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Obama pledges to avoid repeat of Vietnam
President Obama on Tuesday night declared that the Afghanistan war will not become a second Vietnam, and he pledged to start winding down the U.S. incursion in 2011, after his accelerated strategy to defeat terrorist groups and erect a functioning government takes hold.
Facing what was arguably the most perilous decision of his presidency, Mr. Obama deployed his most potent political weapon — his oratorical skill — in appealing to a war-weary American public for support of his plan to add 30,000 more troops to the battle.
“I make this decision because I am convinced that our security is at stake in Afghanistan and Pakistan,” Mr. Obama said in a 30-minute, prime-time, televised address, delivered before 4,250 Army cadets on the campus of the U.S. Military Academy at West Point, N.Y.
“This is the epicenter of the violent extremism practiced by al Qaeda. It is from here that we were attacked on 9/11, and it is from here that new attacks are being plotted as I speak.”
Using vivid language to recall the horrors of the Sept. 11, 2001, attacks that first triggered the U.S.-led invasion of Afghanistan, Mr. Obama said his new strategy will be built around a single, clear premise: to deny al Qaeda and other extremist groups the ability to nest in the lawless mountains and barren flatlands of Central Asia.
“This is no idle danger, no hypothetical threat,” he said. “In the last few months alone, we have apprehended extremists within our borders who were sent here from the border region of Afghanistan and Pakistan to commit new acts of terror. This danger will only grow if the region slides backwards, and al Qaeda can operate with impunity. We must keep the pressure on al Qaeda.”
The mission Mr. Obama set forth involves sending the additional U.S. troops over the next six months to secure Afghan population centers, train the Afghan security forces and wage a counterinsurgency strategy that aims to persuade the Afghan people to reject any efforts by the Taliban to return to power there.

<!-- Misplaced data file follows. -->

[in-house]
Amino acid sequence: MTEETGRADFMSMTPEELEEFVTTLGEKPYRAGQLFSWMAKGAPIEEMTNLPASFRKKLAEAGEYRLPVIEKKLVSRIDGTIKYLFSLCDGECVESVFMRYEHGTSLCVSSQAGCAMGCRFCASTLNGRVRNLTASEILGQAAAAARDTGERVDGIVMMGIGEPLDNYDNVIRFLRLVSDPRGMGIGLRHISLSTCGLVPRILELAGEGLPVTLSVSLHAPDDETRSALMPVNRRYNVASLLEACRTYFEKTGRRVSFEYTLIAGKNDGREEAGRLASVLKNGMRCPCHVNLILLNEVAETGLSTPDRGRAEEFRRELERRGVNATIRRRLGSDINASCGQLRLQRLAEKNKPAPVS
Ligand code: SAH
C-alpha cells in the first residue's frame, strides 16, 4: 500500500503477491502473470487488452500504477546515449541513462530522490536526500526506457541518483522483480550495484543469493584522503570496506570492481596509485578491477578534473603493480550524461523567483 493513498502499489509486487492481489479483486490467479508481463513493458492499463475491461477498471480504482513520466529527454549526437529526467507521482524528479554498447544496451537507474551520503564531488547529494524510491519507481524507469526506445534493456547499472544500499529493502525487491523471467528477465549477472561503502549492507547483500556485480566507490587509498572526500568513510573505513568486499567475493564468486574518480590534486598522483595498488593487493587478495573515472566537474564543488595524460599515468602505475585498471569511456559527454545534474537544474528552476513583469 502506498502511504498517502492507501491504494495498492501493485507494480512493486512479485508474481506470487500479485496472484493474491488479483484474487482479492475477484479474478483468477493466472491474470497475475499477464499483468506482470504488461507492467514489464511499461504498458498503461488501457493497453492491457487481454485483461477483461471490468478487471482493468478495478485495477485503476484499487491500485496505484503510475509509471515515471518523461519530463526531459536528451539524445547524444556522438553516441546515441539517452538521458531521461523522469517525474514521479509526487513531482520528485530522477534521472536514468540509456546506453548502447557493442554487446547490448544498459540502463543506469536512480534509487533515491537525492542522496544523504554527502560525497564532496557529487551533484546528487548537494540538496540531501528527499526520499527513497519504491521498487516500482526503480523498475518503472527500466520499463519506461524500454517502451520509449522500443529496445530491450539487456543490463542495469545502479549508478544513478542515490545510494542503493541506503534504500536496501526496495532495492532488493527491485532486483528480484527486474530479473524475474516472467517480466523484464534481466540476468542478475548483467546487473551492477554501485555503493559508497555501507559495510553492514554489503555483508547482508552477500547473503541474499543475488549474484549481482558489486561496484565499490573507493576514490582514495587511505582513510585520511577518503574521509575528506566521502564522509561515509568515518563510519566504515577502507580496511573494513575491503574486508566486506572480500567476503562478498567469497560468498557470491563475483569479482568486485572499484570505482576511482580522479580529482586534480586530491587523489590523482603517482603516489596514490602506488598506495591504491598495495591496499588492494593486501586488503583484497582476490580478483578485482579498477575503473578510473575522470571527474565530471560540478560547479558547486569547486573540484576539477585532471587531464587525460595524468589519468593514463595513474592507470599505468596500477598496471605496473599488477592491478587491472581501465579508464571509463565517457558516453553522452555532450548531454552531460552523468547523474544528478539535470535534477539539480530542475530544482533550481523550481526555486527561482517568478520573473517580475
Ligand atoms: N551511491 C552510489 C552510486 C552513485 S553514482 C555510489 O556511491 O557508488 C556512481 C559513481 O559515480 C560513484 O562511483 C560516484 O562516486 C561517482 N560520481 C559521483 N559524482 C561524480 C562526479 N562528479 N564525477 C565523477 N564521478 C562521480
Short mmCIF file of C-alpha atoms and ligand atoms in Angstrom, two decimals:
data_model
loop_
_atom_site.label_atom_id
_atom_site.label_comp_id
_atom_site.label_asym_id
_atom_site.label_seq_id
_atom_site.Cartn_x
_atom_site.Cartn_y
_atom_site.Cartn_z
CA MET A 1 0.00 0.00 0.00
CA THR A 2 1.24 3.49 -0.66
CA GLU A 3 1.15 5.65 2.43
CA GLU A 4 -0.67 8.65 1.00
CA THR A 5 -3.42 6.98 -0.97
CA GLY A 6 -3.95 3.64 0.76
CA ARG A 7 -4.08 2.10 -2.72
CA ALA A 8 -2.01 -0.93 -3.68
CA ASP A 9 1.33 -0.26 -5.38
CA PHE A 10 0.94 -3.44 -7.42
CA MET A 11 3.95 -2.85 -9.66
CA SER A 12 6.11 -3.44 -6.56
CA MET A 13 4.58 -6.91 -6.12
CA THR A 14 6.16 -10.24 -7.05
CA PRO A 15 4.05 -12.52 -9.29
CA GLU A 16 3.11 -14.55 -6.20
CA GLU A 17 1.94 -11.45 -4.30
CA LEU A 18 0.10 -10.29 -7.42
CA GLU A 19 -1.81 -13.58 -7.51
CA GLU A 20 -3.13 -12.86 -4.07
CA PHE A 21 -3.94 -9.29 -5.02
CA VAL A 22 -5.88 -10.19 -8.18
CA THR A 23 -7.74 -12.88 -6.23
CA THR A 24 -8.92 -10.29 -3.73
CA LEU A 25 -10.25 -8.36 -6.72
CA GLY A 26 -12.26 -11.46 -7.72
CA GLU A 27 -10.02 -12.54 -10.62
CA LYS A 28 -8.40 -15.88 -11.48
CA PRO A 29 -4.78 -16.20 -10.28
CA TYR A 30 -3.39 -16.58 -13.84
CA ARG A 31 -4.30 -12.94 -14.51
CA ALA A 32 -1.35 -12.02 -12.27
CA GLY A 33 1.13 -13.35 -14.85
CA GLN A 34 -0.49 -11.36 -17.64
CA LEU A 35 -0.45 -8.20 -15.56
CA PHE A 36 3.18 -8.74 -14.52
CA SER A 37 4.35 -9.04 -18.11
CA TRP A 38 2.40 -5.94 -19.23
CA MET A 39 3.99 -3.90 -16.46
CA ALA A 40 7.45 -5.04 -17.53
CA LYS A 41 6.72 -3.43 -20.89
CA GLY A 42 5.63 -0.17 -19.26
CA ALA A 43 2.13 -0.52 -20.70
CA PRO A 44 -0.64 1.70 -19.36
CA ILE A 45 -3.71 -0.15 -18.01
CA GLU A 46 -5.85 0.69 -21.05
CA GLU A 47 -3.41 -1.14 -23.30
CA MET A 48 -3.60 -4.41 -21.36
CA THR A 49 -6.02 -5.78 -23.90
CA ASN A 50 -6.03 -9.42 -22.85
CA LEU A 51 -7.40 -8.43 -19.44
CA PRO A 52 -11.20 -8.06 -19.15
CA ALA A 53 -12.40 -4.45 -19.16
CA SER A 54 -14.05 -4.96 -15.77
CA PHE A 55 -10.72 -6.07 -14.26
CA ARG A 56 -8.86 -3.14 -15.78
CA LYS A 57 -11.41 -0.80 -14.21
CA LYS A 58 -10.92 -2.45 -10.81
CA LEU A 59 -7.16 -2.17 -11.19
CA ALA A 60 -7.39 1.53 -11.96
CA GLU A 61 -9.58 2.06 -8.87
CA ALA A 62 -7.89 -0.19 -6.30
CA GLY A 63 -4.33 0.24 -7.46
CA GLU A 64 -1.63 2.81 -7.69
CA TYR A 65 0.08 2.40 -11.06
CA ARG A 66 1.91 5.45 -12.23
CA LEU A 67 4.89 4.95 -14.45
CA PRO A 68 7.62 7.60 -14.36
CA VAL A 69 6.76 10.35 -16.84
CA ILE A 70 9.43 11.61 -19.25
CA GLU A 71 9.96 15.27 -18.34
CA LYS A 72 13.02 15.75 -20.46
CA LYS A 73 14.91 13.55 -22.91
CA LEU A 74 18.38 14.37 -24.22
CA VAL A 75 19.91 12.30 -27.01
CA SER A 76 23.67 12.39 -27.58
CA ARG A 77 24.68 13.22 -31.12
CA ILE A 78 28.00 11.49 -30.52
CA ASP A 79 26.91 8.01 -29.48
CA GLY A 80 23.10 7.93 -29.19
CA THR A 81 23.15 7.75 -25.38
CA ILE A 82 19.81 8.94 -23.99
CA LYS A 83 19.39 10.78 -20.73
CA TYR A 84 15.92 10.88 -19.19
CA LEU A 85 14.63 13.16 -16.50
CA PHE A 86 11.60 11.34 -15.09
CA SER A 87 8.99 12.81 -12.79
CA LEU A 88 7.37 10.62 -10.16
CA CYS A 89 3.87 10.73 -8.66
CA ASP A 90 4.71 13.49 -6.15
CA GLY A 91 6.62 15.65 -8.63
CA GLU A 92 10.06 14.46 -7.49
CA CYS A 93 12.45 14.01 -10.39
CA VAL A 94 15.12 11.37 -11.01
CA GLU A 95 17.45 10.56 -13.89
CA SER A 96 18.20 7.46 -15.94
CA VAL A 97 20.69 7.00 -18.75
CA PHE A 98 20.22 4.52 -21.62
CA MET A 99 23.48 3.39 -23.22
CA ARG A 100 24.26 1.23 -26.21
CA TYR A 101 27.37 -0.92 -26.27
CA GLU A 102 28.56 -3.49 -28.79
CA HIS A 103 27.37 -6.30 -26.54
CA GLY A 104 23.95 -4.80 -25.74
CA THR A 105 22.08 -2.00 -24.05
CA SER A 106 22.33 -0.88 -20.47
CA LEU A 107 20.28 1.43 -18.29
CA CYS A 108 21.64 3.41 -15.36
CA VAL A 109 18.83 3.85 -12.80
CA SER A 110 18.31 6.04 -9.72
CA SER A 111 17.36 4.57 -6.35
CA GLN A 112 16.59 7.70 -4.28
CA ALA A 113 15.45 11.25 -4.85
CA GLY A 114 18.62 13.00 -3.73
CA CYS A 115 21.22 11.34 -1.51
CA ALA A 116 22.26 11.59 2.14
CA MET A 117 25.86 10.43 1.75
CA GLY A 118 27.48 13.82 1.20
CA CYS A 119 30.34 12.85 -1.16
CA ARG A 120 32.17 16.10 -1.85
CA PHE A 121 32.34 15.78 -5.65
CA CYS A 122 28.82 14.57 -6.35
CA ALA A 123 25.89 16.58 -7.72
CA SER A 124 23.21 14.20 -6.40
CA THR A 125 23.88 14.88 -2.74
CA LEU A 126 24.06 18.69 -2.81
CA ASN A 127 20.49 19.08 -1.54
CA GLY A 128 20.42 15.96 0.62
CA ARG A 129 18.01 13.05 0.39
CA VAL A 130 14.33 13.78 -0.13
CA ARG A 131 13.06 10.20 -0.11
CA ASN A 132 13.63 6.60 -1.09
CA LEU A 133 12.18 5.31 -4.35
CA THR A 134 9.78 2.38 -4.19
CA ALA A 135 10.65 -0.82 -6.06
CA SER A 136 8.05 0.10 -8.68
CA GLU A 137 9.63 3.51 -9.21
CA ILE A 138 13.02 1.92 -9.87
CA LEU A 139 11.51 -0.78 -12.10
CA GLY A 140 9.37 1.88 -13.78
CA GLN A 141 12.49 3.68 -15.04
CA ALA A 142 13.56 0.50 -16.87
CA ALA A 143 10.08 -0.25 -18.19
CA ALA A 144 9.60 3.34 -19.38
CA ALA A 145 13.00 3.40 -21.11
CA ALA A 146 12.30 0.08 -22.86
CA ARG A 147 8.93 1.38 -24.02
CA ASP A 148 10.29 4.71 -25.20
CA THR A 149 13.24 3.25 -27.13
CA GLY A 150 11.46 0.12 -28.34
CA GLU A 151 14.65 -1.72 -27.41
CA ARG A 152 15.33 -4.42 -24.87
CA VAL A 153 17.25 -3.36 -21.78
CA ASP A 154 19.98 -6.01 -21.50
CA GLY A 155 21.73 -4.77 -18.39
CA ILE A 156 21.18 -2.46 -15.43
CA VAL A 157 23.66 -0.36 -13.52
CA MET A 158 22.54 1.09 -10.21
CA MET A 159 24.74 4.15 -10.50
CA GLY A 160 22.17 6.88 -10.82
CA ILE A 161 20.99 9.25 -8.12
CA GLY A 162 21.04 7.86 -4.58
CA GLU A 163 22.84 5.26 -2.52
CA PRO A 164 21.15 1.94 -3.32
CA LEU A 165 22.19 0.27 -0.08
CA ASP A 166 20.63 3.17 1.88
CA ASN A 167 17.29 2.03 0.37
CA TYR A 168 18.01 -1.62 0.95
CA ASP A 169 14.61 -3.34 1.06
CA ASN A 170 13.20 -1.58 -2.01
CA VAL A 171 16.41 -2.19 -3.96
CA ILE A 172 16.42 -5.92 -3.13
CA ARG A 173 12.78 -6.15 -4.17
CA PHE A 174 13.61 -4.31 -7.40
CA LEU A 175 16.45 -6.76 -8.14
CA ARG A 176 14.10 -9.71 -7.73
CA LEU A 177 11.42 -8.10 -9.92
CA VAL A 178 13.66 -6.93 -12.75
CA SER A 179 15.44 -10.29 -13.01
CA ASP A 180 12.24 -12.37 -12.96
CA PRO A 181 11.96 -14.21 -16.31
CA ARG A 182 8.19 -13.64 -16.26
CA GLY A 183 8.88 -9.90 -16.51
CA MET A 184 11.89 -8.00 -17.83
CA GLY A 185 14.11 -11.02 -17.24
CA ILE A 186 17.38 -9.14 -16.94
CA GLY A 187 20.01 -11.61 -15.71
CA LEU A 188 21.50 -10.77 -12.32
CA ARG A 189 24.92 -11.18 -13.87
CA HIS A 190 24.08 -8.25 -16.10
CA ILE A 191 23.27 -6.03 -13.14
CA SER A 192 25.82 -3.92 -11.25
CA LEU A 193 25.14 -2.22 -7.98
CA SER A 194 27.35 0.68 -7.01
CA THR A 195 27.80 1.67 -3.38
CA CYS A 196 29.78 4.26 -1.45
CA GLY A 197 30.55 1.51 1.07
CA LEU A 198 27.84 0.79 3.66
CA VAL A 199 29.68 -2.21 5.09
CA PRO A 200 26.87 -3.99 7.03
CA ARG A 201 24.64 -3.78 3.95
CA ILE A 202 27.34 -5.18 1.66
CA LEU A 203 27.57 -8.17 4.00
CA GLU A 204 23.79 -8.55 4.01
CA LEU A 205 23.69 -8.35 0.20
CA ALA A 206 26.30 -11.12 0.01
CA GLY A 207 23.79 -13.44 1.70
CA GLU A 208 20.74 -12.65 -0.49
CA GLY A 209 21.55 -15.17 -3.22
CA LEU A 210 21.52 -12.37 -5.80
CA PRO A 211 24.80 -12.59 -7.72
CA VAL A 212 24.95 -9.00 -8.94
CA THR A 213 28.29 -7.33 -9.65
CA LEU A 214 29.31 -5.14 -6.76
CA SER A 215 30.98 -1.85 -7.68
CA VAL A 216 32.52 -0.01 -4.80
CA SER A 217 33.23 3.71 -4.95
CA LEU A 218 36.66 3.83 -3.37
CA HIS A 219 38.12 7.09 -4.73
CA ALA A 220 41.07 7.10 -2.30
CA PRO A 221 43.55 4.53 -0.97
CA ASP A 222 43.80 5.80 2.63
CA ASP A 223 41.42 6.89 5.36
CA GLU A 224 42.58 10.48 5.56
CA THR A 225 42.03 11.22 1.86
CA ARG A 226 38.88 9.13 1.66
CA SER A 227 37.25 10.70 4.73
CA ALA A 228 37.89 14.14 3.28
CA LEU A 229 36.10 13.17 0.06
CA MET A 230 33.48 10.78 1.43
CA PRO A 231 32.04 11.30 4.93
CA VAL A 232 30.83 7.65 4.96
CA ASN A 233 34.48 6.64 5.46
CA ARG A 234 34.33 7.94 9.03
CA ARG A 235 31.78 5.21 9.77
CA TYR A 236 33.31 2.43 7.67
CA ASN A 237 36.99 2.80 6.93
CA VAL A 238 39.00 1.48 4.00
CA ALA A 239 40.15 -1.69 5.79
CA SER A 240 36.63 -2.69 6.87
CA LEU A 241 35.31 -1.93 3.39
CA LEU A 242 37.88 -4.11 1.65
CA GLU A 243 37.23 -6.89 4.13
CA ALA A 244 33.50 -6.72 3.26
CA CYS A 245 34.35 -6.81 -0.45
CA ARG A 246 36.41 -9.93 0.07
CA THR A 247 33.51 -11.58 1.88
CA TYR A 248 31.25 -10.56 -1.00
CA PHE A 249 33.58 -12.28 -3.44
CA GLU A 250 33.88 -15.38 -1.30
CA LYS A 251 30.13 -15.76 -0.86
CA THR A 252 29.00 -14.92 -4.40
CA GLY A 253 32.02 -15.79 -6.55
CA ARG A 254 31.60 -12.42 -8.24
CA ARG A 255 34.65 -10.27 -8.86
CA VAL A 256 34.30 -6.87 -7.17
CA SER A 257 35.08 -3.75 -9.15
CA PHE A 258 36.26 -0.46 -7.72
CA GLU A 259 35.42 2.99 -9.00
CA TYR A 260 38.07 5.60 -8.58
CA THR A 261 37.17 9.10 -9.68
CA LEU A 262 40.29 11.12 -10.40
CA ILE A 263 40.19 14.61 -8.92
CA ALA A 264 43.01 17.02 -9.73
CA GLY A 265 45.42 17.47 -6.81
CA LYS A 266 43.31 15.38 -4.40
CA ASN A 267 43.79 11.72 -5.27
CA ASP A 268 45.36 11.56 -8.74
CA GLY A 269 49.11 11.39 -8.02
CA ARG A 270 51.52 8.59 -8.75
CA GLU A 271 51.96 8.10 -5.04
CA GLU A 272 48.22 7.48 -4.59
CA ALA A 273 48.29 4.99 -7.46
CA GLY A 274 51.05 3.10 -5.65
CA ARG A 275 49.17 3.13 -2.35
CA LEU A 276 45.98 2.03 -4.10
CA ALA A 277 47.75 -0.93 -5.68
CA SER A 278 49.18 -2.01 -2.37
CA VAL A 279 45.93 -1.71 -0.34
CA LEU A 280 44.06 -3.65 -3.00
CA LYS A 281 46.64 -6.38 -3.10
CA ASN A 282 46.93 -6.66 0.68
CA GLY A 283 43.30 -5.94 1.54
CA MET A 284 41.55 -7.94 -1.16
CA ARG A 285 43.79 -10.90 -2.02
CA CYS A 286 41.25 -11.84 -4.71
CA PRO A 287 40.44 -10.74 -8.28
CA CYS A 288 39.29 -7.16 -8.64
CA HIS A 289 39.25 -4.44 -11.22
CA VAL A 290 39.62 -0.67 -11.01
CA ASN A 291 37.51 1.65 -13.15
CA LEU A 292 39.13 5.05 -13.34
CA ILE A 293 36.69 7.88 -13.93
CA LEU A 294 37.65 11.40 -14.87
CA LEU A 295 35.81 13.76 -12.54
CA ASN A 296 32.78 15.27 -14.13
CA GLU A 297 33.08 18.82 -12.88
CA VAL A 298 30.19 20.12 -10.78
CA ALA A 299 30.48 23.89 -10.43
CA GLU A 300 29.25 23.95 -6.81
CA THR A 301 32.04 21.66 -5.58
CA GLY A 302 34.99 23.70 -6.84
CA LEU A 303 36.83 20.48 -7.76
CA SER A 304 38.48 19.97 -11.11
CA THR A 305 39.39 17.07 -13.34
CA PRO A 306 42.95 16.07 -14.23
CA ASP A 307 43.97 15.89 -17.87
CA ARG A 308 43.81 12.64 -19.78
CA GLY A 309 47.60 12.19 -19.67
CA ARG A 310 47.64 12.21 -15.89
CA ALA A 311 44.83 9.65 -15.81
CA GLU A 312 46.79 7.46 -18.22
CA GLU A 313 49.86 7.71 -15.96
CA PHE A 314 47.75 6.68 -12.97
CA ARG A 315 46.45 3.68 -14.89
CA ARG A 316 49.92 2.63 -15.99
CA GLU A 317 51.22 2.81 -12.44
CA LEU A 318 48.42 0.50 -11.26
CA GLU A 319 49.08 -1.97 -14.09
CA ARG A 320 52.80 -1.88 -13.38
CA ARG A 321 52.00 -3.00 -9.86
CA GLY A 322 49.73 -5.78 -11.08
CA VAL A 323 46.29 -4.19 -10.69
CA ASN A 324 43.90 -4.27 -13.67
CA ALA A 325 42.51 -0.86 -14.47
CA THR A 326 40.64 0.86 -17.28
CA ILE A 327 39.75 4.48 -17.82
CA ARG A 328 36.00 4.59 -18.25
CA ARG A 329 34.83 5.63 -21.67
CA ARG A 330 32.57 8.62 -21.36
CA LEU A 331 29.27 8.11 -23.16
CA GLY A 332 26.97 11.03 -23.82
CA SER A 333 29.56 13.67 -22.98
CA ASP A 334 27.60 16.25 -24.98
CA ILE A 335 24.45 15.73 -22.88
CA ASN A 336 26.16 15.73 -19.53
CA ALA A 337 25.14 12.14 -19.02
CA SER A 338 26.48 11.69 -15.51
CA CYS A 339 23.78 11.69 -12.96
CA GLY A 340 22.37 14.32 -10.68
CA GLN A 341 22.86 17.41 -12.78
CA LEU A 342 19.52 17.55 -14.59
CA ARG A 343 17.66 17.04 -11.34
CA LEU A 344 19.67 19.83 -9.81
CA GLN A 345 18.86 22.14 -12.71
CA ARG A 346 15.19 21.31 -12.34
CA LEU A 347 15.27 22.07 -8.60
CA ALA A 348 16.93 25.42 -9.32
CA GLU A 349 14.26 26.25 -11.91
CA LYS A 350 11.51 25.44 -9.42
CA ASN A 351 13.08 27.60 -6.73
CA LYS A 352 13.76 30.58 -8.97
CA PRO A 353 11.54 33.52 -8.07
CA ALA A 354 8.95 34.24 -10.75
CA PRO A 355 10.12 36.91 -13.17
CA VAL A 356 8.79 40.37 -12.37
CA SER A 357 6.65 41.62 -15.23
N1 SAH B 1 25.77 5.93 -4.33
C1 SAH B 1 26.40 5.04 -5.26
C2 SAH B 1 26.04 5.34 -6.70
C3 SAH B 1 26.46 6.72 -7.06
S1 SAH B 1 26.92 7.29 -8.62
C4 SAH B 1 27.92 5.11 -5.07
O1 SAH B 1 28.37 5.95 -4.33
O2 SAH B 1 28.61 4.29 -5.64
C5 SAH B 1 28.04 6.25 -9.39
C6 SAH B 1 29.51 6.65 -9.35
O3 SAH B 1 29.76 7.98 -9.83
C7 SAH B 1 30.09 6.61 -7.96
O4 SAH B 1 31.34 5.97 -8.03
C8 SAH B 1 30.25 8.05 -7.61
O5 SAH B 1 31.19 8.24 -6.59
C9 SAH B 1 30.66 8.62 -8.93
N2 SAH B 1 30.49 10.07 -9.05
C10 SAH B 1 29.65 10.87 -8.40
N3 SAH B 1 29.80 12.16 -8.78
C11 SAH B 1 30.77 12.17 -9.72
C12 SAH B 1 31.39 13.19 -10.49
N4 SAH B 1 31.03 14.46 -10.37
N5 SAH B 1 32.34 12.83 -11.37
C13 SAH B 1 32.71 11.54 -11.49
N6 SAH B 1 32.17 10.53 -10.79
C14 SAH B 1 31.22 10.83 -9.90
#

The expanded force, when buttressed by an expanded international commitment, will involve more than 100,000 troops. Mr. Obama said they will work under the pressure of a limited window for success, and he promised to begin transferring forces out of Afghanistan in July 2011 - just as the 2012 election season gets under way.
It is, in large measure, the strategy originally advocated by the top U.S. commander in the field, Gen. Stanley A. McChrystal, and many analysts have argued that it represents the best approach from among the many unpalatable options confronting Mr. Obama.
Still, the president faced a skeptical public Tuesday night. Public polling shows that support for Mr. Obama’s handling of the war has dropped to new lows.
In the speech, which the president delivered in a room filled with a stoic, gray-jacketed cadets, the president addressed emerging points of concerns about his strategy.
He challenged the notion that he would err by setting an 18-month timeline to begin a withdrawal, saying the deadline would put pressure on Afghans to take control of their country. He said that adding to the number of troops is not, as some have argued, a fruitless mission and that the status quo could not hold. He said he is not leading the country into a rerun of the Vietnam War.
“This argument depends upon a false reading of history,” he said.
Unlike Vietnam, he noted, U.S. forces are joined by those from 43 other nations. Unlike Vietnam, he said, the U.S. is not facing a broad-based popular insurgency. “And most importantly,” he said, “unlike Vietnam, the American people were viciously attacked from Afghanistan and remain a target for those same extremists who are plotting along its border.”
By Tom Fitton
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